(14th June.)

IT is fifteen days since you arrived at Furrûkh-yâb Hisâr [Chittle­doorg]. By your stopping in this manner fifteen days in every place, you burthen us with your own pay and that of your retinue. Then it would further appear, by the circumstance of your bringing on with you the Hurkârehs of the enemy, that you had no fear [or regard] for your lives and honor. It is not well. Send back the enemy’s Hurkârehs, and hasten your arrival at the Presence.


Here ends the Sultan’s correspondence with his late ministers at the court of Poonah, who had probably received their dismission from thence some time in April 1786. Whatever may be thought of the diplomatic qualifications of those agents, from the faint sketches of their proceedings occasionally afforded by these letters, there would not appear to be any reason for imputing the failure of their negociations to any deficiency of talents or address on their part: for the Mahrattahs being bent on a rupture, and the Sultan being equally determined not to compromise his dignity, or what he deemed to be his rights, it is probable, that neither party had, from the beginning, any expectation, or indeed any desire, of accommodating their mutual differences; so that, in fact, all the envoys had to do, was to endeavour to amuse the Mahrattah government, by vague and illusory professions; to obtain intelligence of its designs; and, perhaps, to tamper with the fidelity of some of its servants. The first of these objects must have been always an hopeless one; and when the notorious parsimony of their master is considered, their success, to any material extent, in the other two, may be reasonably doubted, without derogating, in the least, from their general zeal and capacity.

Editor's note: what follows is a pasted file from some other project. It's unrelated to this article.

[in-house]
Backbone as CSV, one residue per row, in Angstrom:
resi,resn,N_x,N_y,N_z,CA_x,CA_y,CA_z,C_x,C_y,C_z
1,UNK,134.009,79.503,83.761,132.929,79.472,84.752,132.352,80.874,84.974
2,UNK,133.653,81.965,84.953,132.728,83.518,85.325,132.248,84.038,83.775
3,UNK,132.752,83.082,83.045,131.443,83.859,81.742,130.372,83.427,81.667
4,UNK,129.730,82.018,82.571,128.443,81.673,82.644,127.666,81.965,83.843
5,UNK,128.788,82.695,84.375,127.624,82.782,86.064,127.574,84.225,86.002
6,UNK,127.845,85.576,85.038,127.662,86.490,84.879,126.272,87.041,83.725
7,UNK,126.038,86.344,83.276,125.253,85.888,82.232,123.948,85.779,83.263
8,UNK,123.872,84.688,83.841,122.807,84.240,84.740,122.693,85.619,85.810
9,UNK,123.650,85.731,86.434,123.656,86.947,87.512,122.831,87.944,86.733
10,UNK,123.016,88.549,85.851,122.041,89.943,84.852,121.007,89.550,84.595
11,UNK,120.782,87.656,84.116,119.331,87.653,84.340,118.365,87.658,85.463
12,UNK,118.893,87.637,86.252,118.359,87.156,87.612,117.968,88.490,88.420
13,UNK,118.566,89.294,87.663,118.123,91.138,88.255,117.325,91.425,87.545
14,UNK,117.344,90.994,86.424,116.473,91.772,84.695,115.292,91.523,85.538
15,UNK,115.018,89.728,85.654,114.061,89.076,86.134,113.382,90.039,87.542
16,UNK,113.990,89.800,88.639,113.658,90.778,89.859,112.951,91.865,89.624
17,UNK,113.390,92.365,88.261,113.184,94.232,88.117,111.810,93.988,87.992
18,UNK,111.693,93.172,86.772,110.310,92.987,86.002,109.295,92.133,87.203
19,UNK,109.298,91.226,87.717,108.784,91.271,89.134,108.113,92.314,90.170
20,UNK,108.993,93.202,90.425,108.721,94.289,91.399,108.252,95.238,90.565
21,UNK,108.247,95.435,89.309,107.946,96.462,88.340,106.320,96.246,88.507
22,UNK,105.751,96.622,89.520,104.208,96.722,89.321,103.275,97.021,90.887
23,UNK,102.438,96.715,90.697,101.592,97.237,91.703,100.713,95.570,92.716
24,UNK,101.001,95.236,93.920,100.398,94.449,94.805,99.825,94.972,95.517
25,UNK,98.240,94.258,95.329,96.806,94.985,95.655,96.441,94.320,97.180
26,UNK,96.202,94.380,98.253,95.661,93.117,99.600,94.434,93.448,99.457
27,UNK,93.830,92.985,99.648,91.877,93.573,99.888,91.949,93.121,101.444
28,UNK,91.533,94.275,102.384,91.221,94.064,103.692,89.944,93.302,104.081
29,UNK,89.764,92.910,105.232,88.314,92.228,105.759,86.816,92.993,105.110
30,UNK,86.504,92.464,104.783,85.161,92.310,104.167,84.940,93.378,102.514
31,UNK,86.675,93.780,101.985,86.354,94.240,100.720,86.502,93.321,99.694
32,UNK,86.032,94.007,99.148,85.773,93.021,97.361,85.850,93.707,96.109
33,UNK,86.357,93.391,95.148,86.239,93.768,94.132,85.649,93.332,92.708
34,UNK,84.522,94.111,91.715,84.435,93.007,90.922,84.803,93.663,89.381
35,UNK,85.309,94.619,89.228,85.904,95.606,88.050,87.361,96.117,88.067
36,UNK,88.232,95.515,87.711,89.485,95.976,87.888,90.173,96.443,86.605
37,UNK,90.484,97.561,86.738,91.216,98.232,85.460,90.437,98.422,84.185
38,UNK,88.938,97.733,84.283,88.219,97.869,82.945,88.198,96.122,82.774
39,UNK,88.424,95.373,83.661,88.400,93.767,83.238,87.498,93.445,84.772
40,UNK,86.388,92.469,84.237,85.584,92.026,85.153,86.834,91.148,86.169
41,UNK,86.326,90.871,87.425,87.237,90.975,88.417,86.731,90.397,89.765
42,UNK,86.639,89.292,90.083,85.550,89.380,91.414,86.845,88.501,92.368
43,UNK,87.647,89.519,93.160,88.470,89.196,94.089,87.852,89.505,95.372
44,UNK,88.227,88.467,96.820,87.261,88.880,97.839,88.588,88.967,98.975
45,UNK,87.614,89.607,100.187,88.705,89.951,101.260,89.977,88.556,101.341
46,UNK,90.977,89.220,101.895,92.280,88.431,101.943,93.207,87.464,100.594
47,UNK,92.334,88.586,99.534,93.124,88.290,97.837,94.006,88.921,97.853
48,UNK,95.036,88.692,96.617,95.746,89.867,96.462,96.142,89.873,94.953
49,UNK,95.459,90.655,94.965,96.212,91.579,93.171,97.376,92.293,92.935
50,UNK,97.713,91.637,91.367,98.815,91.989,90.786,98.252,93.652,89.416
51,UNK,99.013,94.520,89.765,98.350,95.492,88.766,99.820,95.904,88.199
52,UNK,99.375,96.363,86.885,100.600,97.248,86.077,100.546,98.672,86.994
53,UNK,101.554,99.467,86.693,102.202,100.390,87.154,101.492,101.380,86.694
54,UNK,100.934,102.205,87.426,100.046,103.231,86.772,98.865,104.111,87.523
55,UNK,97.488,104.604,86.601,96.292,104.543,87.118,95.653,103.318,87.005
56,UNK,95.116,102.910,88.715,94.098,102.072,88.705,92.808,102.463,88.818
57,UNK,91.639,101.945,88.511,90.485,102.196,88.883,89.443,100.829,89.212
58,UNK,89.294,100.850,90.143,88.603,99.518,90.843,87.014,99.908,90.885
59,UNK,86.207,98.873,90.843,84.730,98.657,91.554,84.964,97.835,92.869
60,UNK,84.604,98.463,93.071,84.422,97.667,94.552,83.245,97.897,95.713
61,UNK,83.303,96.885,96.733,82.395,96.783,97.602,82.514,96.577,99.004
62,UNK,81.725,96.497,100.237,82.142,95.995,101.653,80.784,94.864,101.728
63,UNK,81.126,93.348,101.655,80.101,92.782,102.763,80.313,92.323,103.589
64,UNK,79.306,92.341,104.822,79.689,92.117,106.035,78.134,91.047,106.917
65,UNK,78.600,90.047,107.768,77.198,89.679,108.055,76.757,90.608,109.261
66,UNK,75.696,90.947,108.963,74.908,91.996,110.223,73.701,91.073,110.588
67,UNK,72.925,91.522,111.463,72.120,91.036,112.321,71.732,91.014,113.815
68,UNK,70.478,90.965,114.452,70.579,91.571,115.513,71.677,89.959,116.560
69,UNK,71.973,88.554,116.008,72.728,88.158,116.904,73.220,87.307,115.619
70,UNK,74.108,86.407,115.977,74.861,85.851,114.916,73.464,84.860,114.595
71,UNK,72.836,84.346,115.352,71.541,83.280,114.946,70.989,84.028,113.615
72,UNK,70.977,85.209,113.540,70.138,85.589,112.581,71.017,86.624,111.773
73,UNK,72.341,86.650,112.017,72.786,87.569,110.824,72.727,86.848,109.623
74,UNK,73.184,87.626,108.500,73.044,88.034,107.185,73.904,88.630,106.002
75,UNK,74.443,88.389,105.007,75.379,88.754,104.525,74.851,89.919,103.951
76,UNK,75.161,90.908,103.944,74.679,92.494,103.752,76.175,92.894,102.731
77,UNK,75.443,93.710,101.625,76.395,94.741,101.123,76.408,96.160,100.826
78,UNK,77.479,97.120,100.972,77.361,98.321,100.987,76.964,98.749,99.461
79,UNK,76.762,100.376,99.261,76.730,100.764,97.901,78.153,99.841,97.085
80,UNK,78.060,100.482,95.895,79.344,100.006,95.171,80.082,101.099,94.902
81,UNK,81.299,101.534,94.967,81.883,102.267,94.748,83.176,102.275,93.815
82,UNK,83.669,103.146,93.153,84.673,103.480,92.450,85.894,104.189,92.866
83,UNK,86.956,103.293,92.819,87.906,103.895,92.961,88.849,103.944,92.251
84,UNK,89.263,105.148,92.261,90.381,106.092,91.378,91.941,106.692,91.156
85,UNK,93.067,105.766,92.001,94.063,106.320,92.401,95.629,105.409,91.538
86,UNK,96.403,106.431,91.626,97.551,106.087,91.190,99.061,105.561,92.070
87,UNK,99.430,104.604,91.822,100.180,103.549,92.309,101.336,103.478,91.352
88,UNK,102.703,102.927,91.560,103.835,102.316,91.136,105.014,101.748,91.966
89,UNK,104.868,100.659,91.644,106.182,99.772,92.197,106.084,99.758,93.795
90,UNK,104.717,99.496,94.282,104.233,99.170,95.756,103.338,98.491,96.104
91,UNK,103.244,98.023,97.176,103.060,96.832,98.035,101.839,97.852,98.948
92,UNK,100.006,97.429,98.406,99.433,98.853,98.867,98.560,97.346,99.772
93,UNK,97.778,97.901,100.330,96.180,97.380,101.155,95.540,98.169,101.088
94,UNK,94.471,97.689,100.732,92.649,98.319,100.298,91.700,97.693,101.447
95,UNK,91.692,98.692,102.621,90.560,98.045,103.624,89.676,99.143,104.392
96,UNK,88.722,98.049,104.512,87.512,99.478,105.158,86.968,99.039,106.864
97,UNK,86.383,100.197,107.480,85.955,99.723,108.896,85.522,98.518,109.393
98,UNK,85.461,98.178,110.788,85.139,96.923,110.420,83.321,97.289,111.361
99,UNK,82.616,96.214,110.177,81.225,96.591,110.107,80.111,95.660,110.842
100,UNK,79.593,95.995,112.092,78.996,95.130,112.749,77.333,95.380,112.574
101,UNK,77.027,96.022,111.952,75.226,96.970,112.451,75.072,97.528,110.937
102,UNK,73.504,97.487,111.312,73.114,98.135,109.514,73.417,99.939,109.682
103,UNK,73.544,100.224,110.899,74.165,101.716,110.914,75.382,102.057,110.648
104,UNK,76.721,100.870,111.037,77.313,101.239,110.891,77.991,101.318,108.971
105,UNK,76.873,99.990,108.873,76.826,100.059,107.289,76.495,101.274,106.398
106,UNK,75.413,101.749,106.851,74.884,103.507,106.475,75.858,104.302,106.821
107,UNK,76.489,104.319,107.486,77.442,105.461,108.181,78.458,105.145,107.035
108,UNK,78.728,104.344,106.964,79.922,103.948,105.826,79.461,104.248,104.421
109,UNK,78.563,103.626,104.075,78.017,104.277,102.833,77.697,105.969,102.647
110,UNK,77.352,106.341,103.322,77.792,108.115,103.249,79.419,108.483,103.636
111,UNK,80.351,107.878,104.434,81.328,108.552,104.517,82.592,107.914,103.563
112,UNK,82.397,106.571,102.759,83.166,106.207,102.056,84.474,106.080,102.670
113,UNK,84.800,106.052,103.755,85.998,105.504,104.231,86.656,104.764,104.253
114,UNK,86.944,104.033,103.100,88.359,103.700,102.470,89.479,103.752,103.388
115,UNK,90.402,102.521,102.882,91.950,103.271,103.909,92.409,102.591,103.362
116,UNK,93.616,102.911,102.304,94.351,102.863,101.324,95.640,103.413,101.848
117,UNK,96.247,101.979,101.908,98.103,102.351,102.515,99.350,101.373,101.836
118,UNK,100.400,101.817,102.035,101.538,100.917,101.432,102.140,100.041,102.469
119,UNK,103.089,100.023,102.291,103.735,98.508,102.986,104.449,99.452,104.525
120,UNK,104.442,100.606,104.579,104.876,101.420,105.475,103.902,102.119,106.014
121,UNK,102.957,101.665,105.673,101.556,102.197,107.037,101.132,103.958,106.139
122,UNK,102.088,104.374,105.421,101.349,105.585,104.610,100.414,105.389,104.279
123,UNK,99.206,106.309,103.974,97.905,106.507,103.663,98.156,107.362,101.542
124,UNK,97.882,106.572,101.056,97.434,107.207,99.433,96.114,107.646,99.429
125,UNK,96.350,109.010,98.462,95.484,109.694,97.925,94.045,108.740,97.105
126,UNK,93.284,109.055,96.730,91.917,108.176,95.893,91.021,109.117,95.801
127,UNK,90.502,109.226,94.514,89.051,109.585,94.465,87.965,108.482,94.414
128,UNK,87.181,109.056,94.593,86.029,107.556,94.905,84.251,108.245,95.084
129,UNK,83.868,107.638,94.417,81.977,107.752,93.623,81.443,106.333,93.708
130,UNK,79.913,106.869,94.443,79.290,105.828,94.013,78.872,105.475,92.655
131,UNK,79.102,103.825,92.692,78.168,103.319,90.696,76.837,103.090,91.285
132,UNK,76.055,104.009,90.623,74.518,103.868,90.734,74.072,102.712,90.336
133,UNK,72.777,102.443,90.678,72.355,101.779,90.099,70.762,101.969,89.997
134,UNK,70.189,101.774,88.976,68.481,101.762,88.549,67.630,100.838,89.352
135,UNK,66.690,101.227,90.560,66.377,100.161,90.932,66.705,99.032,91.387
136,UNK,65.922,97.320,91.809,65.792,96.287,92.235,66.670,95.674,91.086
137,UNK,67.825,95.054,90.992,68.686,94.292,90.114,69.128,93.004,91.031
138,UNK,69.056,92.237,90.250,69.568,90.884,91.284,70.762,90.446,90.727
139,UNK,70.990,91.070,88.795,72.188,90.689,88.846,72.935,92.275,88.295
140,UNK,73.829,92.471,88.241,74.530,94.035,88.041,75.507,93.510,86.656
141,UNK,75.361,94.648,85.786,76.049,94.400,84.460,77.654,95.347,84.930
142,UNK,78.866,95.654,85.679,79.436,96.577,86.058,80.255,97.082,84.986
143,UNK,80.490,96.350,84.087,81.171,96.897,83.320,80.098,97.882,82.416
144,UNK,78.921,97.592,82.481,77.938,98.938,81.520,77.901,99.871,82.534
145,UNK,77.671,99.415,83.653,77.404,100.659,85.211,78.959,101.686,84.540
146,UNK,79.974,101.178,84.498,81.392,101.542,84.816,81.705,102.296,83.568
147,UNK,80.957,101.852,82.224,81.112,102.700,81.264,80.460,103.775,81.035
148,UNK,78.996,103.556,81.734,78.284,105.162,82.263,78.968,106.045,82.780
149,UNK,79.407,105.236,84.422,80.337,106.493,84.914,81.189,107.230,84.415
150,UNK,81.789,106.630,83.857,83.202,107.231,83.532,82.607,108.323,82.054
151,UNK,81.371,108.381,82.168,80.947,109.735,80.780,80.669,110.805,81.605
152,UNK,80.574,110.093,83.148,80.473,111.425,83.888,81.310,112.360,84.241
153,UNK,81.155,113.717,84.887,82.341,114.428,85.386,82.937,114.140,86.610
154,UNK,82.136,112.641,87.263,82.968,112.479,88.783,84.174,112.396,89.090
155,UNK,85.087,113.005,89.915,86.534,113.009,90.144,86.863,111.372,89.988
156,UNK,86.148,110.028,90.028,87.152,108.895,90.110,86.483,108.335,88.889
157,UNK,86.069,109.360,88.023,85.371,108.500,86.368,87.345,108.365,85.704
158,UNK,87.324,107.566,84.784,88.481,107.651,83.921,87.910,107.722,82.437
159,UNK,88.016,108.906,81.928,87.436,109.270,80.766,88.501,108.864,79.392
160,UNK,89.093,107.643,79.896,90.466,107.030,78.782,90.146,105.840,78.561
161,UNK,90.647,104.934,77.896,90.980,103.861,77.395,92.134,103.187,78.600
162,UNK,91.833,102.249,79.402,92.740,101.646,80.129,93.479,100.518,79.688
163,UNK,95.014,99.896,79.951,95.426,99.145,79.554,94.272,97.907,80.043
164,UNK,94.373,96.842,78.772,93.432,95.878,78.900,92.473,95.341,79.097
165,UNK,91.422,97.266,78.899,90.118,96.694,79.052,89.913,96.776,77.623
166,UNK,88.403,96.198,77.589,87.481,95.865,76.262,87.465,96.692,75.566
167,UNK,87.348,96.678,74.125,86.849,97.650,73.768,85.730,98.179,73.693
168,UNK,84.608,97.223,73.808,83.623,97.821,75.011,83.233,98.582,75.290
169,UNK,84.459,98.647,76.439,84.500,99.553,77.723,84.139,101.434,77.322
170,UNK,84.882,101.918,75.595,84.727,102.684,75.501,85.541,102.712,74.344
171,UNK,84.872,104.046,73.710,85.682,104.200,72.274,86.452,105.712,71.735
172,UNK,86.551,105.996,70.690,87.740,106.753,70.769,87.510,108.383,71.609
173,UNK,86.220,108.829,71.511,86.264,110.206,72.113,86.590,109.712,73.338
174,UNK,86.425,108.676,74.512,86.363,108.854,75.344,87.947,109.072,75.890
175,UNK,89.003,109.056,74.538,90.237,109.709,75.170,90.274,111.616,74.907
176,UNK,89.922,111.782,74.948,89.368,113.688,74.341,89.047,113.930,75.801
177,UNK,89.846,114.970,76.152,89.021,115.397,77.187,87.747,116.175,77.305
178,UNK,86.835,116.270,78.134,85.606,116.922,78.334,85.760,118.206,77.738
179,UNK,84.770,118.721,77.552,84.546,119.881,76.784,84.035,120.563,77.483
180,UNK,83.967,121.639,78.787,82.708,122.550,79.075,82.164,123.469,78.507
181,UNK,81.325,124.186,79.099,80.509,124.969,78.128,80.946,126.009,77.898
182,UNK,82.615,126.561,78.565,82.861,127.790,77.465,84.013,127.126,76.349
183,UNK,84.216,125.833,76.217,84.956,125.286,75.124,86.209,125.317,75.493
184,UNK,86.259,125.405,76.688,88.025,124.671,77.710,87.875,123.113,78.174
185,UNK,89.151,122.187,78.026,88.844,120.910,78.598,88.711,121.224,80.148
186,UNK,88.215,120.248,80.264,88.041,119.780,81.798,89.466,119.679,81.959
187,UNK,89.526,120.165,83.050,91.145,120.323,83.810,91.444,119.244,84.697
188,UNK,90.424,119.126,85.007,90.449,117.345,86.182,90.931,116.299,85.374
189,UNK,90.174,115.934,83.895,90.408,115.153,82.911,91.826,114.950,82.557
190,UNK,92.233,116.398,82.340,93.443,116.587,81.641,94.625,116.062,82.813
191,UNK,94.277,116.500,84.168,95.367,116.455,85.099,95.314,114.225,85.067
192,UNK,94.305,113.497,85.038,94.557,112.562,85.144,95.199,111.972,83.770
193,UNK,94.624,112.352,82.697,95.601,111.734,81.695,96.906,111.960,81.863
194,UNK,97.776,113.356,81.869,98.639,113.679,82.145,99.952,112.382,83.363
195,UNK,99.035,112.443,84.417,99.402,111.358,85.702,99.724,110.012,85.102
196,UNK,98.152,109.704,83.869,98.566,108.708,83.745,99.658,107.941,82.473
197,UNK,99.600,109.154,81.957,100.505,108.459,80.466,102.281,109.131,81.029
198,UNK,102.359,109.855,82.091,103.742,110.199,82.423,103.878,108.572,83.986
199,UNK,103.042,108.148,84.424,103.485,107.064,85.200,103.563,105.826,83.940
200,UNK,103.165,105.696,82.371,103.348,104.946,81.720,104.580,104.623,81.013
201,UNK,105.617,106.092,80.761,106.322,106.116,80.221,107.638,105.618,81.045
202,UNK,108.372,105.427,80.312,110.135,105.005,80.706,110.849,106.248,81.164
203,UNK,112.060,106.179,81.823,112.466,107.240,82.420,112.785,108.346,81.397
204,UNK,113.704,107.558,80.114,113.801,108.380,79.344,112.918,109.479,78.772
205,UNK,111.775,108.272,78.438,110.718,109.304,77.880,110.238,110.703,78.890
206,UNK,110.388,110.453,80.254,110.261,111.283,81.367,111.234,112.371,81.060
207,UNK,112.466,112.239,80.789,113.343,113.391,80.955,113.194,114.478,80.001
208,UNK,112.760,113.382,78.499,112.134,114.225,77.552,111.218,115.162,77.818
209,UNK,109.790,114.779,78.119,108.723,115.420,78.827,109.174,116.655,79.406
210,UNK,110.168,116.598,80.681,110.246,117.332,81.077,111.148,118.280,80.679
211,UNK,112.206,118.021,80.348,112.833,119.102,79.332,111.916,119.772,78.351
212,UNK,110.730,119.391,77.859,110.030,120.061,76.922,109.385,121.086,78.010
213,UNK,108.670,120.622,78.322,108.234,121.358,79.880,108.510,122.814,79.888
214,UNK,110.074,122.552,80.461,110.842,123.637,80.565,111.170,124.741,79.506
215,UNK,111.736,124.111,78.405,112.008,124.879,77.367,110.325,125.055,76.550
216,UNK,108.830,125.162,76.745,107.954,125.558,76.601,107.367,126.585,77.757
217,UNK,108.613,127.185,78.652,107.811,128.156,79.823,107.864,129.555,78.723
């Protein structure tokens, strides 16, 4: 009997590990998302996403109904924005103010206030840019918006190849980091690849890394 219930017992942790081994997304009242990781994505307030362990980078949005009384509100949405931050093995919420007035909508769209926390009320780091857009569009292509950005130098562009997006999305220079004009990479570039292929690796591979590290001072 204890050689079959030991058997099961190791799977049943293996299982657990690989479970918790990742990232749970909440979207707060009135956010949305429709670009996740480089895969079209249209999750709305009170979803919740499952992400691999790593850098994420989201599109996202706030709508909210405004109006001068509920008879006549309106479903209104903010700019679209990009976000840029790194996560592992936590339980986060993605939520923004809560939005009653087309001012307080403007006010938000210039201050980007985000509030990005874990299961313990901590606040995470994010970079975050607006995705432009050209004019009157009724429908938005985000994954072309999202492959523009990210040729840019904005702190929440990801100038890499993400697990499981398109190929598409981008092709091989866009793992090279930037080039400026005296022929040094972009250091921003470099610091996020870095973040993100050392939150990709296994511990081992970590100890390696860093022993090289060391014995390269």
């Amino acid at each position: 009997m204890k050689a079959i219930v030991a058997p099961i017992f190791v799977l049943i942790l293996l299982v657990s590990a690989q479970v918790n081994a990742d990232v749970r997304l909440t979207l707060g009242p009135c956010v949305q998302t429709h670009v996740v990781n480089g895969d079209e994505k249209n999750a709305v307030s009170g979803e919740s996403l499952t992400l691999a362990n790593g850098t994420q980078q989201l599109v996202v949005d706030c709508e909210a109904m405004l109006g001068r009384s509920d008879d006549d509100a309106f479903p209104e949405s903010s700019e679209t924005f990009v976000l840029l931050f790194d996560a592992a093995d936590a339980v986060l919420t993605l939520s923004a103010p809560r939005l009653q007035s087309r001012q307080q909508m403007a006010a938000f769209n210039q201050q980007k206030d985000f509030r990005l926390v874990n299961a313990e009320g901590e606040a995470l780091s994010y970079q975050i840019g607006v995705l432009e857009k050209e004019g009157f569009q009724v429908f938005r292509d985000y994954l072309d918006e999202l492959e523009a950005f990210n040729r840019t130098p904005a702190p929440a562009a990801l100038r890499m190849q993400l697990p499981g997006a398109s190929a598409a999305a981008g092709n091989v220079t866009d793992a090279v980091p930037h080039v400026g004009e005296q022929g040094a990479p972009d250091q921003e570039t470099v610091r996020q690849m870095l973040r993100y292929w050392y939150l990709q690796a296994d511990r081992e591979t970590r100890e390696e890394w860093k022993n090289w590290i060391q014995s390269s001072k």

The most prominent feature in the Sultan’s correspondence with these envoys, next to the memorable manœuvre recorded in Letter LIII, is the fluctuating character of his instructions to them. There seems to have been a perpetual conflict, on this occasion, between his pride and his interest; in the course of which, sometimes one, and sometimes the other, prevailed. He appears to have been steady, only, in his ungracious treatment of his unhappy agents, whom, to the very last moment, he addresses in a style of unmitigated asperity.

Of Noor Mahommed Khân no more is heard. Mahommed Ghyâs* seems to have been subsequently confined to the humble sphere of superintendant of a provincial Tosheh-khâneh. Whether they lived to witness the annihilation of the Khodâdâd Sircar, I know not; but it is probable they did not, as the Sultan reflects on their “great age,” fourteen years prior to that event.*